6. 6. 234tary adenoma, the presence of hyperprolactinaemia could explain the absence of hotflushes even though the levels of circulating oestrogens are very low [45]. Anotherpossible explanation of the efficacy of antidopaminergic drugs in the treatment ofhot flushes that merits consideration could be a pharmacological effect mediatedthrough the blocking of central dopaminergic receptors. Buvat et al., who maintain that hot flushes are due to the increase in centraldopaminergic tone that follows the decrease in oestrogen concentrations, claimedthat VER might reduce dopaminergic tone at the anterior hypothalamic level, wherethe main thermoregulatory centres are located [16]. This explanation is at variancewith the fact that castration has been shown to reduce rather than increasehypothalamic dopaminergic activity in rats [46,47]. In addition, VER should exert acentral action at the brain level and it is known that benzamides easily cross theblood-brain barrier [16]. Moreover, DOM is also able to exert therapeutic effectssimilar to those obtained with VER even though its antidopaminergic activity isonly peripheral [19]. All these data suggest that the therapeutic effect of these drugsis not mediated through their central antidopaminergic properties. However, it cannot be completely excluded that antidopaminergic drugs mightparadoxically exert a dopaminergic action indirectly; hyperprolactinaemia inducedby peripherally-acting antidopaminergic drugs might increase TIDA neuron-activityvia a short-loop feedback mechanism [23,48]. Previous studies in ovariectomisedwomen have demonstrated that BCT, which exerts direct and potent dopaminergiceffects, is able to reduce pulsatile LH secretion-the main endocrine event corre-lated with hot flushes [4-8,151. Since the major thermoregulatory nucleus and themedial preoptic area involved in pulsatile LRF secretion are closely related anatomi-cally within the hypothalamus and can be affected by the same neurotransmitteralterations, it has been hypothesised that the reduction in hypothalamic dopaminergictone might also be involved in the pathogenesis of hot flushes [6,10]. The presentstudy shows that the administration of dopaminergic drugs such as BCT or Liposomis able to reduce vasomotor symptoms. These findings confirm previous results obtained in our laboratory with BCTshowing that this drug was more effective than placebo in improving vasomotor symptoms in a group of post-menopausal women [22,23]. Moreover, in a previouscross-over study in which we analyzed endocrine and clinical responsiveness to BCTand VER administration in 10 post-menopausal women, we observed that the twodrugs have opposite endocrine effects [23]. BCT reduces prolactin plasma levels tovalues lower than 5 ng/ml and decreases pulsatile LH secretion from about 1.8pulses/h to about 1.1 pulses/h. In constrats, VER markedly increases prolactinlevels to values of about 120 ng/ml after 3 weeks of treatment, but has no effect on LH secretion. Paradoxically, both drugs show similar therapeutic efficacy in the treatment of hot flushes [23]. It is known that BCT has some alphalytic properties and it has been suggested that it might influence LH secretion and hot flushes by directly decreasing the activity of the noradrenergic system [49]. The present data indicate that thishypothesis seems very unlikely. Indeed, the administration of Liposom, whichincreases the activity of the endogenous dopaminergic system and has no alphalytic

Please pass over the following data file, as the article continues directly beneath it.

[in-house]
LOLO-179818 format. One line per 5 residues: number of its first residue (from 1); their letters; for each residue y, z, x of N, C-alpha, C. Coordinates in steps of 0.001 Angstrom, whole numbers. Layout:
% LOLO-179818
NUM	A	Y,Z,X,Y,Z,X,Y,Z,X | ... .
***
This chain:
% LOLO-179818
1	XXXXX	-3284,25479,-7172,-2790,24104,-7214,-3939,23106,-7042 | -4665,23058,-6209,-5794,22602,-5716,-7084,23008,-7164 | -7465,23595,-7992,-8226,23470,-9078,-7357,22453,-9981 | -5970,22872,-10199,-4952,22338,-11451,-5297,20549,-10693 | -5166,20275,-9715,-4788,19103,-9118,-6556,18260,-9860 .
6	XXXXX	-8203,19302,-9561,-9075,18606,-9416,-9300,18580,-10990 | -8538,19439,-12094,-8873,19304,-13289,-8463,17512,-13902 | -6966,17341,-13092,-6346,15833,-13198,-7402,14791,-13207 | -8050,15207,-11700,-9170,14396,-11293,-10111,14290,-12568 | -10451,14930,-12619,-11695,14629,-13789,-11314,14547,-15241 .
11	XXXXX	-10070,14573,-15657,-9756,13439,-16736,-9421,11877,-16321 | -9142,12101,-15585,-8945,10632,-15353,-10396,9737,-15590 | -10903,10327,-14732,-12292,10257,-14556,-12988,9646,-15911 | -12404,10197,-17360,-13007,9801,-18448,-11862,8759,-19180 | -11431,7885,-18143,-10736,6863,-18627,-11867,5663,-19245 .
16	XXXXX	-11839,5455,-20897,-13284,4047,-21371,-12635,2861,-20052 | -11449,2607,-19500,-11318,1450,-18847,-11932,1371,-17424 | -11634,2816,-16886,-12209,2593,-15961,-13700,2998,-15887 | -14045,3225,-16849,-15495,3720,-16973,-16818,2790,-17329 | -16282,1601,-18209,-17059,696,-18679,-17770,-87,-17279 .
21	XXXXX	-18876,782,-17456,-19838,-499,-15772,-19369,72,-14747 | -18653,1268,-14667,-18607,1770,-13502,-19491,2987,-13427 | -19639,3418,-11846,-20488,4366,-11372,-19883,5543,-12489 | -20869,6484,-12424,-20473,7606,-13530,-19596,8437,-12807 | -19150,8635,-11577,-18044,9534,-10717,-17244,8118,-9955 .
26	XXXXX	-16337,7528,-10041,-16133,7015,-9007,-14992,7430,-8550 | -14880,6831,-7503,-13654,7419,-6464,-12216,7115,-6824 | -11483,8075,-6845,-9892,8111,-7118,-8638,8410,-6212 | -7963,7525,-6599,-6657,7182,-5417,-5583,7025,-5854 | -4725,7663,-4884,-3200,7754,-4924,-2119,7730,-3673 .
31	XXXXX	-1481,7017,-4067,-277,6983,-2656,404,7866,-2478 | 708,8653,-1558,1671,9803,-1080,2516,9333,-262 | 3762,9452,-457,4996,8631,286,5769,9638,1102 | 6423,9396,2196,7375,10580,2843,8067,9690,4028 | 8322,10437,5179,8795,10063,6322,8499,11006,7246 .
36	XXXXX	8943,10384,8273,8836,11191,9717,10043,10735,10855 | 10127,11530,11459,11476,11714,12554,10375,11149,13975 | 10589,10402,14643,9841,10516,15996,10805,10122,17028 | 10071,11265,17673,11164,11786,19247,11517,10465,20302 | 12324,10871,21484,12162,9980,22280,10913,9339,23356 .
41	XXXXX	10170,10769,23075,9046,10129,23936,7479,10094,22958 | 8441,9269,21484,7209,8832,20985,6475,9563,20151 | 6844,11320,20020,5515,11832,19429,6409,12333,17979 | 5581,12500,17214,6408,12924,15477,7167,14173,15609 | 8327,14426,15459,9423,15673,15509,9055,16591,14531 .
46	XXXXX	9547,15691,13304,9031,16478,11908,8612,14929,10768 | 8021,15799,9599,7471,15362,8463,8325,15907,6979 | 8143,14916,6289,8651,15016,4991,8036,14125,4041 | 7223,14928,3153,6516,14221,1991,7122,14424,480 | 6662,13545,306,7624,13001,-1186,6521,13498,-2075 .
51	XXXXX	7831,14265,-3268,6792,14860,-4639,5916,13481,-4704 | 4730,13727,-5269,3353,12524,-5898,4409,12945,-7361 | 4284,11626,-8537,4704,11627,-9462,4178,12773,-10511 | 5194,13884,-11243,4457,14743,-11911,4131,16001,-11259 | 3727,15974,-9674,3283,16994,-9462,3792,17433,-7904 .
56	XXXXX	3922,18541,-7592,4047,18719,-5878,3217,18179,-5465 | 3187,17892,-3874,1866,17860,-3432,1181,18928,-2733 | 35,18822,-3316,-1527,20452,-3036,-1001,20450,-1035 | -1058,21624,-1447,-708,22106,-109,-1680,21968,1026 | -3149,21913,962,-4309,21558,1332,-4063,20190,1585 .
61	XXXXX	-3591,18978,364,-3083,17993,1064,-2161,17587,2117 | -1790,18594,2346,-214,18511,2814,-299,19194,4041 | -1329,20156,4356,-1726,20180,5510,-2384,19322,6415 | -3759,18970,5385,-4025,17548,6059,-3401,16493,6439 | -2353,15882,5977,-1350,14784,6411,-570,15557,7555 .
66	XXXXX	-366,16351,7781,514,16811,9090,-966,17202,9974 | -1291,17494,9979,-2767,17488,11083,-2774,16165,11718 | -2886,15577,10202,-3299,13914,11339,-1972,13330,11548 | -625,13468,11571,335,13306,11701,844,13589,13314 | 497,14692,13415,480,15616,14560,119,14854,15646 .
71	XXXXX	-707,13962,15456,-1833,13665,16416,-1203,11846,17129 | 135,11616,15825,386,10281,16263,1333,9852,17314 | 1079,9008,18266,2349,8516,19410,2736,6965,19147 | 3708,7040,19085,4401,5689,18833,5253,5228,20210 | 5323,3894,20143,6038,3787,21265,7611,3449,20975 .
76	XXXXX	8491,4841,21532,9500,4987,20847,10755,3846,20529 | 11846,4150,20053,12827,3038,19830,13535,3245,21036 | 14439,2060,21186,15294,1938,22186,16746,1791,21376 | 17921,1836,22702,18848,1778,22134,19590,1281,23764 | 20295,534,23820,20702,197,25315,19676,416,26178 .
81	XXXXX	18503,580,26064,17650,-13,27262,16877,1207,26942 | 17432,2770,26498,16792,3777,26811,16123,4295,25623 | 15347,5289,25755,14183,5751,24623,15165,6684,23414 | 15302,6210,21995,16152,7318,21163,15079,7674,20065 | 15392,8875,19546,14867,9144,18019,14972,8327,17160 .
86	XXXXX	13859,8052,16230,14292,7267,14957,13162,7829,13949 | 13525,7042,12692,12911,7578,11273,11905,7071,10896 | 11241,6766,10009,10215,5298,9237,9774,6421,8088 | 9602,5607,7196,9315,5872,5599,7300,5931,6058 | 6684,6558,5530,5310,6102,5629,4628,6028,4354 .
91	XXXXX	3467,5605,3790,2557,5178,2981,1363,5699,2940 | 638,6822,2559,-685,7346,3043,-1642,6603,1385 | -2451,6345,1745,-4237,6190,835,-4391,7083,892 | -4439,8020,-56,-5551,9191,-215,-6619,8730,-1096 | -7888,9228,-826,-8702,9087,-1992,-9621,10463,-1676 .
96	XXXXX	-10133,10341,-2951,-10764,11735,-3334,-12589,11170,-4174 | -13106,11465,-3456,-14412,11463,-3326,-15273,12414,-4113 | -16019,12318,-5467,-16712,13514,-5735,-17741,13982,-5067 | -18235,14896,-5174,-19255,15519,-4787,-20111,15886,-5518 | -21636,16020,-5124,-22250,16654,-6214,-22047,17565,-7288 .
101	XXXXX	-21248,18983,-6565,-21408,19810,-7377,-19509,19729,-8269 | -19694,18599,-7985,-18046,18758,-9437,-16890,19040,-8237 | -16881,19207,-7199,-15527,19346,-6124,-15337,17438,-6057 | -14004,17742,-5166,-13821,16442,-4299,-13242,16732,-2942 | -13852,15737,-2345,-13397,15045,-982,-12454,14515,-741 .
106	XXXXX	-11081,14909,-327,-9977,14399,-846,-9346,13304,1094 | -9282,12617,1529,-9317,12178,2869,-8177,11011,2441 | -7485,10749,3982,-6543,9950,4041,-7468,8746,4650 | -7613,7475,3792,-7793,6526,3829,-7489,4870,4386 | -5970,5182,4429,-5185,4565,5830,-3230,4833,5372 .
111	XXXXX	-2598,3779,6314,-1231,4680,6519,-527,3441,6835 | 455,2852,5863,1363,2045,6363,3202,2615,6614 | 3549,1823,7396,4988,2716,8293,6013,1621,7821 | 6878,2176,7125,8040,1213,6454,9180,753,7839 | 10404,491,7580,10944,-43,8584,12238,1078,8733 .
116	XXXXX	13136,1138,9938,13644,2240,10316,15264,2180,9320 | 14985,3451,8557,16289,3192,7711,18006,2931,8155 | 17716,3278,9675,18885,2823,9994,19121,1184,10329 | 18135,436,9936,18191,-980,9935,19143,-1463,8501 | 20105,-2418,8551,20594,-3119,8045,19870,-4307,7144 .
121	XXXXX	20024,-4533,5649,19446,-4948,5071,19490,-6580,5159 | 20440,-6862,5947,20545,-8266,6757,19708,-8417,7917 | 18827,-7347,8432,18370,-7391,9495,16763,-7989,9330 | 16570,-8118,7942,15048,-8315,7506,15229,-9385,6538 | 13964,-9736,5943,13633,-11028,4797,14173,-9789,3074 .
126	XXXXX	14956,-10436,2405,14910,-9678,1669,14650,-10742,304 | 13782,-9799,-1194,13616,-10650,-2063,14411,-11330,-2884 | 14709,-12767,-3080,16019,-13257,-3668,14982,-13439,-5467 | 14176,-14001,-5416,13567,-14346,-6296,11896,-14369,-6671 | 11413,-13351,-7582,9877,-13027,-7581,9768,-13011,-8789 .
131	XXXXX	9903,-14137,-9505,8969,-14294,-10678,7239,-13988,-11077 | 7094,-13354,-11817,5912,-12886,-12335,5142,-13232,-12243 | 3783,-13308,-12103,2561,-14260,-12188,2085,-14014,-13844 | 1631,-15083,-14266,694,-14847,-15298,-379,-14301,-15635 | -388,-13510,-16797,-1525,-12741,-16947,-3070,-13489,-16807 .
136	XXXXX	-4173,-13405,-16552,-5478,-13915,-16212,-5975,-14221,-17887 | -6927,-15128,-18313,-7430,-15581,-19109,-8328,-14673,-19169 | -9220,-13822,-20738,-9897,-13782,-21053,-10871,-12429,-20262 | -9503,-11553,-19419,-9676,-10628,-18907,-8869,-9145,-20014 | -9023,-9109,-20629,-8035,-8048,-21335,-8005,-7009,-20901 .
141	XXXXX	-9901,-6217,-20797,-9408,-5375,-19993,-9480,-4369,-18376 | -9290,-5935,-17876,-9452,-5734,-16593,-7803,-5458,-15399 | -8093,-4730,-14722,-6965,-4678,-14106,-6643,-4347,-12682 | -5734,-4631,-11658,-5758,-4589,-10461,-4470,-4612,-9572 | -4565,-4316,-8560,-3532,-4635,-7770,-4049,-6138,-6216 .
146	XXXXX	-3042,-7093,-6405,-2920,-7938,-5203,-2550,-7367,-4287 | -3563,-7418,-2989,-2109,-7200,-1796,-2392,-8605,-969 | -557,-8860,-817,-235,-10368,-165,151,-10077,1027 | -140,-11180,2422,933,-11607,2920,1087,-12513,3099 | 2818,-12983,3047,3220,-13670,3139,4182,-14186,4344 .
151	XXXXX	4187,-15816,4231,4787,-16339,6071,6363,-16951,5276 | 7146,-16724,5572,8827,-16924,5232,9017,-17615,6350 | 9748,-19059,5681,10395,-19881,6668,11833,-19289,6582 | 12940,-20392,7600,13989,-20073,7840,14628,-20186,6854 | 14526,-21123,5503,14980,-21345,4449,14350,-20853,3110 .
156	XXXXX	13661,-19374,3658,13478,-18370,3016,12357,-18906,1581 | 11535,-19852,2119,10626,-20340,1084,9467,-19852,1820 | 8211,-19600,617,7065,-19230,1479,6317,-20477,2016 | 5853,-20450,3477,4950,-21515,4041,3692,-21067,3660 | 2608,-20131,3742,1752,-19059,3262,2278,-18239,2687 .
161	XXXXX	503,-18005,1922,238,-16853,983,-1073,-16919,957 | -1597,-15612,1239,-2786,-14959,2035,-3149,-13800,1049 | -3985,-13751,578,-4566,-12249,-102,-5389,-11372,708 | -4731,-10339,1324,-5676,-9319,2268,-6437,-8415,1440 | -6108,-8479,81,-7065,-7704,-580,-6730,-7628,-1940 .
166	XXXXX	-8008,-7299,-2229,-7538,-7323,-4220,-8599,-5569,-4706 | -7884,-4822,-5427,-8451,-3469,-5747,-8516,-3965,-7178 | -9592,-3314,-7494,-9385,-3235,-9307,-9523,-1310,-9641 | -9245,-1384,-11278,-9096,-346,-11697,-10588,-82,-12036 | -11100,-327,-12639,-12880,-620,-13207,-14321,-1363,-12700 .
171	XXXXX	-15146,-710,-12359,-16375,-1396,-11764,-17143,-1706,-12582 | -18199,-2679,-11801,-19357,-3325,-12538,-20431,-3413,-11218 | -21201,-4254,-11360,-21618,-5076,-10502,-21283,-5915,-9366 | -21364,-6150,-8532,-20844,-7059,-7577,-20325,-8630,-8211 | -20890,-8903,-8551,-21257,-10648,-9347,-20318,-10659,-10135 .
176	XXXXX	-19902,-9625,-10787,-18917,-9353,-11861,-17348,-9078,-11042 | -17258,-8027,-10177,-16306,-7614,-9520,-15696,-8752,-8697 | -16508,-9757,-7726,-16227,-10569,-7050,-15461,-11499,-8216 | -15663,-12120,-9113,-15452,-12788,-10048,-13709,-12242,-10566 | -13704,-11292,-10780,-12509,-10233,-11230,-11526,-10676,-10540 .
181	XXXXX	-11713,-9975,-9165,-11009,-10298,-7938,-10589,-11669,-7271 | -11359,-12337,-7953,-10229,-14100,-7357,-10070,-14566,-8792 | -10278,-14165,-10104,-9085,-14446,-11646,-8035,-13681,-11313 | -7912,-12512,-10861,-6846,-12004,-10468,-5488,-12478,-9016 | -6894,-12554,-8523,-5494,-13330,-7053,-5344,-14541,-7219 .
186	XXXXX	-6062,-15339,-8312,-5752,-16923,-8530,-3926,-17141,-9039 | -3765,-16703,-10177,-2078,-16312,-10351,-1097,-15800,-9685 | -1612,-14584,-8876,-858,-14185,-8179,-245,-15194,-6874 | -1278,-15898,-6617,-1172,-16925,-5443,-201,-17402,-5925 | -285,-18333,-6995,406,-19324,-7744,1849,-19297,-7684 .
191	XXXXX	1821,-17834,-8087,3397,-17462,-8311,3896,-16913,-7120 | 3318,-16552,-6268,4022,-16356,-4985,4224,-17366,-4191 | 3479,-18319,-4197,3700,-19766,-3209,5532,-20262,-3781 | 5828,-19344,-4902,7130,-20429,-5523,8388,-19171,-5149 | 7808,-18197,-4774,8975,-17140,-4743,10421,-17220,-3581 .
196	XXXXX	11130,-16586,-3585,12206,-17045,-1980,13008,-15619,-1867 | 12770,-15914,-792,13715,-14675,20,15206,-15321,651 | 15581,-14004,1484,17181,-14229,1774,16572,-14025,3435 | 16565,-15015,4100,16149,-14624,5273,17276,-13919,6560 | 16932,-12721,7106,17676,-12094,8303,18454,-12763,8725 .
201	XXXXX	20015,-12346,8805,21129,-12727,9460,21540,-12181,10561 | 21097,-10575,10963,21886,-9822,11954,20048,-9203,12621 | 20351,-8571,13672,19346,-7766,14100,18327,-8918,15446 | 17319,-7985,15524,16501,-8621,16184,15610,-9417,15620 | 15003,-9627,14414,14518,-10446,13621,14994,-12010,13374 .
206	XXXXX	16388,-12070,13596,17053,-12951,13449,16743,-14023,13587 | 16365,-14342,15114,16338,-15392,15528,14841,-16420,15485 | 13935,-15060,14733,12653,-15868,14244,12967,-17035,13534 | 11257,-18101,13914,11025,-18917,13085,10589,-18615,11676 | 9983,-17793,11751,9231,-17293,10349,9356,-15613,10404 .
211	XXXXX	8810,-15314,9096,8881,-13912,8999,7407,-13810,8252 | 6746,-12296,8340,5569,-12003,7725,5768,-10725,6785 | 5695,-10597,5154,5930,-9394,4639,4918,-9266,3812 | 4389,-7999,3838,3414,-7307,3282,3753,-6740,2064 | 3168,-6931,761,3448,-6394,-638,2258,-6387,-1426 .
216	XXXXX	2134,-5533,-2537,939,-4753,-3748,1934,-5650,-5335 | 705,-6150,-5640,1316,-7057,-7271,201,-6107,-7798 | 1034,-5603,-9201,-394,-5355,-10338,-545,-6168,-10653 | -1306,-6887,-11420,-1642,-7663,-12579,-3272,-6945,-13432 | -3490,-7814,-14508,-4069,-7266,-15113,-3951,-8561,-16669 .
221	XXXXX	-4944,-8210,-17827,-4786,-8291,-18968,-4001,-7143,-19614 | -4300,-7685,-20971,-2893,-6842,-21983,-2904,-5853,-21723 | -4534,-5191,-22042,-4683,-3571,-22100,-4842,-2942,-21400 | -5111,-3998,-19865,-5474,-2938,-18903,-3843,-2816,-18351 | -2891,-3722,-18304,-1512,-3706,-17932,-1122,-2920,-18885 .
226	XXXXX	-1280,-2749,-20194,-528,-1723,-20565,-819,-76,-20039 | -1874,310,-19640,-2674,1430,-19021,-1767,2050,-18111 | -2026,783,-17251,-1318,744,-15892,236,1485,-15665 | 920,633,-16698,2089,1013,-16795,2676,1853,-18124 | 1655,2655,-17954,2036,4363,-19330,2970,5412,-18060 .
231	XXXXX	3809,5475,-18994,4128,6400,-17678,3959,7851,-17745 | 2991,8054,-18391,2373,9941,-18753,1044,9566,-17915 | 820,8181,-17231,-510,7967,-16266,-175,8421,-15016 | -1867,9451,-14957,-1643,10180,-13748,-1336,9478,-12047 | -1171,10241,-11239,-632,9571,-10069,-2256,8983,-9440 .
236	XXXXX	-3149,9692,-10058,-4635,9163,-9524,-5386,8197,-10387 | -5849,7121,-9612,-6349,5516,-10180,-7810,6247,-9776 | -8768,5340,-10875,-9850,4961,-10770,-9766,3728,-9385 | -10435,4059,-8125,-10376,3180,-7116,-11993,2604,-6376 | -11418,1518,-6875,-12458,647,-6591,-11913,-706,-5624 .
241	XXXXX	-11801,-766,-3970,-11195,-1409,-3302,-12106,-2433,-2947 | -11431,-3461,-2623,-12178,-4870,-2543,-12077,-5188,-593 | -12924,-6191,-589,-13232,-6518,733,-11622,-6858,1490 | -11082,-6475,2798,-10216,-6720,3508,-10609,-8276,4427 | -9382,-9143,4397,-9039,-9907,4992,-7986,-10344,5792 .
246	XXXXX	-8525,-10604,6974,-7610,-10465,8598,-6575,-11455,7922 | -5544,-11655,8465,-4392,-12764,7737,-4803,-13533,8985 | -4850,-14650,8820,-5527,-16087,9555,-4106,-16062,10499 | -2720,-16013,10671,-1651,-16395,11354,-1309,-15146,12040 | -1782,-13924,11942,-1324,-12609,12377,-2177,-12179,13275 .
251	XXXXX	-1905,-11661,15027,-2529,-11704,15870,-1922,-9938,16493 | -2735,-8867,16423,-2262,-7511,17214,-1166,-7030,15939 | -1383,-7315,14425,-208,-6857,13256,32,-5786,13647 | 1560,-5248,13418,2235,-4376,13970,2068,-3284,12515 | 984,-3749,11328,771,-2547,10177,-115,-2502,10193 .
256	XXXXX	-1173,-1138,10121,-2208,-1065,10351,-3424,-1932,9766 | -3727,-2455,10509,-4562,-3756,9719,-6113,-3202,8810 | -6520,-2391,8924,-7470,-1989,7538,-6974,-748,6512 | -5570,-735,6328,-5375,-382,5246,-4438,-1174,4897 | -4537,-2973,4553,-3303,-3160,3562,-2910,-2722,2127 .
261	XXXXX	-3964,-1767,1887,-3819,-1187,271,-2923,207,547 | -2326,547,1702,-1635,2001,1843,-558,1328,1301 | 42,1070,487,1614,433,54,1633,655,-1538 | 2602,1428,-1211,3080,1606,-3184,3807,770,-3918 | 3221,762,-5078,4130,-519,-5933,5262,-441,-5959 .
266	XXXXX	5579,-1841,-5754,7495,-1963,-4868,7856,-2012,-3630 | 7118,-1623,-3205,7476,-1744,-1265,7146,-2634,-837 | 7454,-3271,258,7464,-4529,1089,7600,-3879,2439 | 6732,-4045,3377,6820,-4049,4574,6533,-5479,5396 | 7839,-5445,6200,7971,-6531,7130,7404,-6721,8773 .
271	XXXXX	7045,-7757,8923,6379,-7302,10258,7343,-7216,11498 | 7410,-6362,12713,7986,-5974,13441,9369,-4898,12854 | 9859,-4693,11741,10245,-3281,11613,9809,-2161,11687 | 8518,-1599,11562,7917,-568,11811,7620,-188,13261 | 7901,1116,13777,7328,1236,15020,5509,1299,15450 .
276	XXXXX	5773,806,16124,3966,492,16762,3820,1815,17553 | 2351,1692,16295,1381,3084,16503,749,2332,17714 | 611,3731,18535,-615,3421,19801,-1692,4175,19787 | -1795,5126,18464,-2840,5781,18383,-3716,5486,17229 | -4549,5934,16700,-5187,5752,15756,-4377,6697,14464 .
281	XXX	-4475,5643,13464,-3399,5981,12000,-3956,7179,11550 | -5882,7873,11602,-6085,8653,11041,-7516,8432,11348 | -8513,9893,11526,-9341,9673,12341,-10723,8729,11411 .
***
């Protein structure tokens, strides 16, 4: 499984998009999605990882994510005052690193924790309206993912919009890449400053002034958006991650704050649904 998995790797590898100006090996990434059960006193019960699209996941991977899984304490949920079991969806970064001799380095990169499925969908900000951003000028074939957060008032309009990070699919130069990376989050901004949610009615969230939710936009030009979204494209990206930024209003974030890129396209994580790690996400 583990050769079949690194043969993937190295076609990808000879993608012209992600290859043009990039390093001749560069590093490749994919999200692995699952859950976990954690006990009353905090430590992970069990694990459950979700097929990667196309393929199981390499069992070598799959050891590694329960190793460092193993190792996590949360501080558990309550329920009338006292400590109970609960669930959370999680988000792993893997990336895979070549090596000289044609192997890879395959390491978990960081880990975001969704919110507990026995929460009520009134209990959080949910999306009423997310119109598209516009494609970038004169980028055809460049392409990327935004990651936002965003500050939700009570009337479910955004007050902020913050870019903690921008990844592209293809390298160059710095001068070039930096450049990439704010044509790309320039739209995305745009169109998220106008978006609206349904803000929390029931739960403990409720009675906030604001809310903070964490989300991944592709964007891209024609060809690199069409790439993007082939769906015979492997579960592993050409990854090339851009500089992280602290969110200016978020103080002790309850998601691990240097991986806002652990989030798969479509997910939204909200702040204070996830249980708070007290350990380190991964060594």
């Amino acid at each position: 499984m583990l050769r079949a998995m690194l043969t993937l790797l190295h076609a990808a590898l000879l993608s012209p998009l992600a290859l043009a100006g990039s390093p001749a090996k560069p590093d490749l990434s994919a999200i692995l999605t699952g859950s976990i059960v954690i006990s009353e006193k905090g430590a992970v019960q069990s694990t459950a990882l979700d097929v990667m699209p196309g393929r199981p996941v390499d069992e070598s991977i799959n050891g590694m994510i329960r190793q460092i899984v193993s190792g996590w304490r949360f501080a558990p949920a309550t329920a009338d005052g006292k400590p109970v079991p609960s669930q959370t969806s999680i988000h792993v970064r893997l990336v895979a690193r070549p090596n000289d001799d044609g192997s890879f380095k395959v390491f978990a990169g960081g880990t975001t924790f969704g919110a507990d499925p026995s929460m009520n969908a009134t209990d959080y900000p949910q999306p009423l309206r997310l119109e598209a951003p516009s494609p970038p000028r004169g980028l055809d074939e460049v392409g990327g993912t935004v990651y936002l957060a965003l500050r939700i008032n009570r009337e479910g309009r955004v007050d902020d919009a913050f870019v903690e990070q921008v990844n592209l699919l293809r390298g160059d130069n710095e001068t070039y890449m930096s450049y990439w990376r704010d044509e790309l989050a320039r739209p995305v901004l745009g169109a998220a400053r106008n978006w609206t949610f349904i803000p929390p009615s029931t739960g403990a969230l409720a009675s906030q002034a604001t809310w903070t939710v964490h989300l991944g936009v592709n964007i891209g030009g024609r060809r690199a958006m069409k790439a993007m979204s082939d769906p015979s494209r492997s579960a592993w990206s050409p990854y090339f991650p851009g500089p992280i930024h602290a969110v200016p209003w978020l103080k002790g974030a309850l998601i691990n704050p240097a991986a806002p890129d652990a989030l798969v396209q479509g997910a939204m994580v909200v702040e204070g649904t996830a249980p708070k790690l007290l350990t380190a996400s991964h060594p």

7. 7. 235action, also alleviates vasomotor symptoms [17,18]. It is accordingly suggested thatthe fall in steroid plasma levels in hypogonadal subjects induces a reduction in thehypothalamic dopaminergic tone which is responsible for both increased pulsatileLH secretion and hot flushes [10,14,15]. In conclusion, it is suggested that the fall in steroid plasma levels in post-menopausal women may induce a reduction in both the hypothalamic dopaminergictone and the opioidergic tone. These neurotransmitter changes are probably in-volved in the pathogenesis of hot flushes. We consider that any drug that is able tosubstitute or restore dopamine and opioid activity is also capable of alleviating thepost-menopausal vasomotor syndrome.Acknowledgements This research was supported by the Cons&ho Nazionale delle Ricerche (CNR)through the ‘ Endocrinology Group’ and the ‘Mechanisms of Ageing’ project. We also wish to thank Emilio Madrigali, Gino Narducci and Silvano Orcesi fortheir technical assistance.References 1 Meldrum DR. Shamonky IM, Frumar AR, Tataryn IV, Chang RJ, Judd HL. Elevation in skin temperature of finger as an objective index of postmenopausal hot flushes: standardization of the technique, Am J Obstet Gynecol 1979; 135: 713. 2 Tataryn IV, Lomax P, Meldrum DR, Bajorex JG, Chesarex W, Judd HL. Objective technique for the assessment of postmenopausal hot flushes, Obstet Gynecol 1981; 57: 340. 3 Meldrum DR, Tataryn IV, Frumar AM, Erlik YE, Lu JKH, Judd HL. Gonadotropins, estrogens and adrenal steroids during the menopause hot flashes, J Clin Endocrinol Metab 1980; 50: 685. 4 Casper RF, Yen SSC, Wilkes MM. Menopausal hot flushes: a neuroendocrine link with pulsatile luteinizing hormone secretion. Science 1979; 205: 823. 5 Ravnikar V, Elkind-Hirsch K, Schiff I, Ryan KJ, Tulchinsky D. Vasomotor flushes and the release of peripheral immunoreactive luteinizing hormone-releasing hormone in postmenopausal women. Fertil Steril 1984; 41: 881. 6 Tataryn IV, Meldrum DR. Lu JKH, Frumar AR, Judd HL. LH, FSH and skin temperature during menopausal hot flush. J Clin Endocrinol Metab 1979; 49: 152. 7 Mulley G, Mitchell JRA, Tatterall RB. Hot flushes after hypophysiectomy. Br Med J 1977; ii: 1062. 8 Casper RF, Yen SSC. Menopausal flushes: effect of pituitary gonadotropin densensitization by a potent LH releasing factor agonist. J Clin Endocrinol Metab 1981; 53: 1056. 9 Lofstram A. Catecholamine turnover alterations in discrete areas of the median eminence of the 4 and the 5 day cycling rats. Brain Res 1977; 120: 113.10 Fuxe K, Hokfelt T, Nilsson 0. Castration sex hormones and tuberoinfundibula dopamine neurons. Neuroendocrinology 1969; 5: 107.11 Lofstrom A, Eneroth P, Gustaffson YA, Skett T. Effect of estradiol benzoate on catecholamines levels in discrete areas of the median eminence and the limbic forebrain and serum LH, FSH and PRL concentrations in the ovariectomized female rats, Endocrinology 1977; 101: 1559.12 Schneider HPG, McCann SM. Possible role of DA as transmitter to promote discharge of LH releasing factor. Endocrinology 1969; 85: 121.